As 2008 is coming to an end, we are saying Good Bye to the promises of a prosperous future and – once again – Hello to uncertainty. Our world has been filled to the brim with artefacts and architecture celebrating the euphoria of a new millennium but often they speak the language of a past time.

When in these calm days of Christmas we see an Aston Martin Vantage or a Rolls Royce Phantom on the streets, these proud cars – the gleaming aspiration of many of our investment banker friends – are suddenly surrounded by an air of melancholy and nostalgia.

What only yesterday looked much like the tangible future of every ambitious and self-respecting individual today seems – together with the vivid day-dreams they incorporated – much like something from the history books.

Nobody knows for certain how the future of the American auto industry – or any auto industry, or any other industry – will play out exactly. The promise though – the so-called ‘market confidence’ – that some gifted designers had so eloquently carved into steel, is gone.

“One gets no credit on the past” Karl Lagerfeld says in a recent interview. And he continues: “When the global economic crisis is gone, we will see that Europe and North America will finally be the old world… China, India and the Gulf States will be the new.”

Well, today at least we can say that this old world has produced some damn fine design in those recent golden years. Design in fact that – if one looks closely – has often had its home much more in fairytale-like narratives than in the challenges of the real world.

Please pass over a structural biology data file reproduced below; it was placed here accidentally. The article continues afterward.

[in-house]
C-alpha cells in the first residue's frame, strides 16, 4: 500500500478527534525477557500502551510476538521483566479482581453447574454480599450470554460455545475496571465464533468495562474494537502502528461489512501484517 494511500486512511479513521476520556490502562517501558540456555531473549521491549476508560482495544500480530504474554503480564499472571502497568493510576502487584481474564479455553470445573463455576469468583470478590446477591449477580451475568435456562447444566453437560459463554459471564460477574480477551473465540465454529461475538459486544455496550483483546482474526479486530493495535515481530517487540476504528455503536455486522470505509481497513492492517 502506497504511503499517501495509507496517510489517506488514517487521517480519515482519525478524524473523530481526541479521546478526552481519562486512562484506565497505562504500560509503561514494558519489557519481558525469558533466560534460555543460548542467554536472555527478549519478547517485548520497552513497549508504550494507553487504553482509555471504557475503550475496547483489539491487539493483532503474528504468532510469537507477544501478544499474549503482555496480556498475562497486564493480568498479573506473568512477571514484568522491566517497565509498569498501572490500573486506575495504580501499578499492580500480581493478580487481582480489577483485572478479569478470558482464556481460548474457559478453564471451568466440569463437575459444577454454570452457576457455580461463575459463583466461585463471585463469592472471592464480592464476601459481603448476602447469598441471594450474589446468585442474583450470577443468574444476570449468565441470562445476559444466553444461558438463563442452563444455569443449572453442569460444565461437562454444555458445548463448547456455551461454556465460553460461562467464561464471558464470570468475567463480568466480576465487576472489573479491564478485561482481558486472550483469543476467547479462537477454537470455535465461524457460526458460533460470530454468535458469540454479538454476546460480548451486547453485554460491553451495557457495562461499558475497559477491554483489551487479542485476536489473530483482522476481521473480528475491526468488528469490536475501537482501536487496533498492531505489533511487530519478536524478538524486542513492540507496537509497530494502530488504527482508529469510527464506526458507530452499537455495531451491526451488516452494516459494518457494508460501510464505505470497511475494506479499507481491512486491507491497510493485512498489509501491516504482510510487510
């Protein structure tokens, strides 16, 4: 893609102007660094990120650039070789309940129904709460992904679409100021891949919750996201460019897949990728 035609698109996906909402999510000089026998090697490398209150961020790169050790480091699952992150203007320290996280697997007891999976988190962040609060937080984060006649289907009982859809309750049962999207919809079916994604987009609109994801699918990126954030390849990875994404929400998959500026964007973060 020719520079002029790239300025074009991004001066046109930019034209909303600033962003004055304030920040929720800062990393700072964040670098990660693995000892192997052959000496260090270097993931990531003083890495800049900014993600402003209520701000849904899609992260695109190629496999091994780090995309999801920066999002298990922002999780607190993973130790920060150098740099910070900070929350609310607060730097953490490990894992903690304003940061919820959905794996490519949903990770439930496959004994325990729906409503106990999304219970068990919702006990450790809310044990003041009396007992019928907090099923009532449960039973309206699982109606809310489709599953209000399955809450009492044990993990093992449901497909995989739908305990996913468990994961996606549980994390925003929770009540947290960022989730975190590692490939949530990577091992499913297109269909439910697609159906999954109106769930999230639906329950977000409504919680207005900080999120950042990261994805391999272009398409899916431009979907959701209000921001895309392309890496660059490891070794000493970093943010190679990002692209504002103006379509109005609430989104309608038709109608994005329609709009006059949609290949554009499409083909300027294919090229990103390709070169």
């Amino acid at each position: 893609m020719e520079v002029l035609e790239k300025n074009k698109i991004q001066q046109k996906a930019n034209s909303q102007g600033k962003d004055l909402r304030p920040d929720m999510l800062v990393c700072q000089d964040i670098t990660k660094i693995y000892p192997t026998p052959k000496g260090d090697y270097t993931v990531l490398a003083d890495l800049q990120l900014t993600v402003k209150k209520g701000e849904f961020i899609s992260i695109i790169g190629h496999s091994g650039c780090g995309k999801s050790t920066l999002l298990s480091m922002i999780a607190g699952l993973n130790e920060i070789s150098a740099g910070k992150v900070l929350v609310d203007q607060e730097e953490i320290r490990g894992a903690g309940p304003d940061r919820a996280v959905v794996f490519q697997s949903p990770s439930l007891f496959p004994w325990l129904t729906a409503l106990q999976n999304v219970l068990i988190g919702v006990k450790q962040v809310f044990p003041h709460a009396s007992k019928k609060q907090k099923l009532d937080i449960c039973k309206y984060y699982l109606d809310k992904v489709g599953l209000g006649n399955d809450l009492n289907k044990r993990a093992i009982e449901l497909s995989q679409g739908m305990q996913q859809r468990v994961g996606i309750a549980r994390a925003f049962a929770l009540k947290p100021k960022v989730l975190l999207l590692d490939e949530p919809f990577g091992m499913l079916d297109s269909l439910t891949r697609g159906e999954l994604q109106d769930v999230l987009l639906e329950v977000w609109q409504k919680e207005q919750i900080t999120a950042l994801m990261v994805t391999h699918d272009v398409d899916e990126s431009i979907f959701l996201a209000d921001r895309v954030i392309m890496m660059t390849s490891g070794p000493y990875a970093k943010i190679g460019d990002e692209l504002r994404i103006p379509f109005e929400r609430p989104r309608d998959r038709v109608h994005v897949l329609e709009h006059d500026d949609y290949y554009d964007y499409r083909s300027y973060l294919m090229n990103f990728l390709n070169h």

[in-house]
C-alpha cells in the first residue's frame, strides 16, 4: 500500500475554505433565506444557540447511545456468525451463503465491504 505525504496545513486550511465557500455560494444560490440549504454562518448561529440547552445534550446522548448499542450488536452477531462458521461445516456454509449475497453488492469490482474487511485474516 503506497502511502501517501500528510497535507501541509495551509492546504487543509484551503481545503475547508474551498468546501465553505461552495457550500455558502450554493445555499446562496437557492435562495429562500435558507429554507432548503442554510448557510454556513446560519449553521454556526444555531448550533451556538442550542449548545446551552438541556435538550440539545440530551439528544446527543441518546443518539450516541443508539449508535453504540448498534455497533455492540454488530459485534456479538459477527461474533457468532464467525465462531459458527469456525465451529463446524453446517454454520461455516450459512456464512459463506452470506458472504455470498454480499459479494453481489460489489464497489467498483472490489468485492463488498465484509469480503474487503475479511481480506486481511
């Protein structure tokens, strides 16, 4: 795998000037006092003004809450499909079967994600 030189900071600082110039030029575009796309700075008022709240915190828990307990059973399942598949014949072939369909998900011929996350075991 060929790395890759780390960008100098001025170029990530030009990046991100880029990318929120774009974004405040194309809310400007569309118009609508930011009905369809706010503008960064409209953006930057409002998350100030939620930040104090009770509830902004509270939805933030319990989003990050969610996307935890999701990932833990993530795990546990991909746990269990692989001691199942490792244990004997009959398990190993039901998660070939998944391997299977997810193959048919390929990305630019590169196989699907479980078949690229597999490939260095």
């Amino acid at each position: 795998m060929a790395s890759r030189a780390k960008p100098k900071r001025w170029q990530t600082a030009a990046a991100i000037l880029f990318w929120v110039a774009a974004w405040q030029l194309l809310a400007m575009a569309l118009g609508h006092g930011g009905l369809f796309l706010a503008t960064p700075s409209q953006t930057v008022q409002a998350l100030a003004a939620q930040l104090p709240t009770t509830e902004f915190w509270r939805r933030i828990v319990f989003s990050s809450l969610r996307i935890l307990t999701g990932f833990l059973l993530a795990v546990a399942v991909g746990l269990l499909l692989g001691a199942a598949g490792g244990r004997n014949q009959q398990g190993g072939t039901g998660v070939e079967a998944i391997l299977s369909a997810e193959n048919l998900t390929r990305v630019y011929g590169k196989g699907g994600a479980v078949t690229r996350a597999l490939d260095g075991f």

One gets no credit on the past, but a lot of fragile warmth and a lot of love springs from the dreams one once shared.  – Many of the products designed, many of the buildings built, much of the art collected speaks loudly of these dreams. Together they mark the cornerstones in a map for a world that had never really been and that was never quite really about to come.

It is with some profound relief that we can now find the likes of those beautiful Aston Martins freed from all their full-mouthed and half-hearted promises. And finally we can send them off into the realms of poetry where they have always belonged. – Stripped from even the faintest vulgarity and dressed in noble nostalgia they will also have never looked better.

These are days in which the future ages quickly. One cannot but love our times for this.

This is the first post by the new David Report contributor Jens Hilgenstock.

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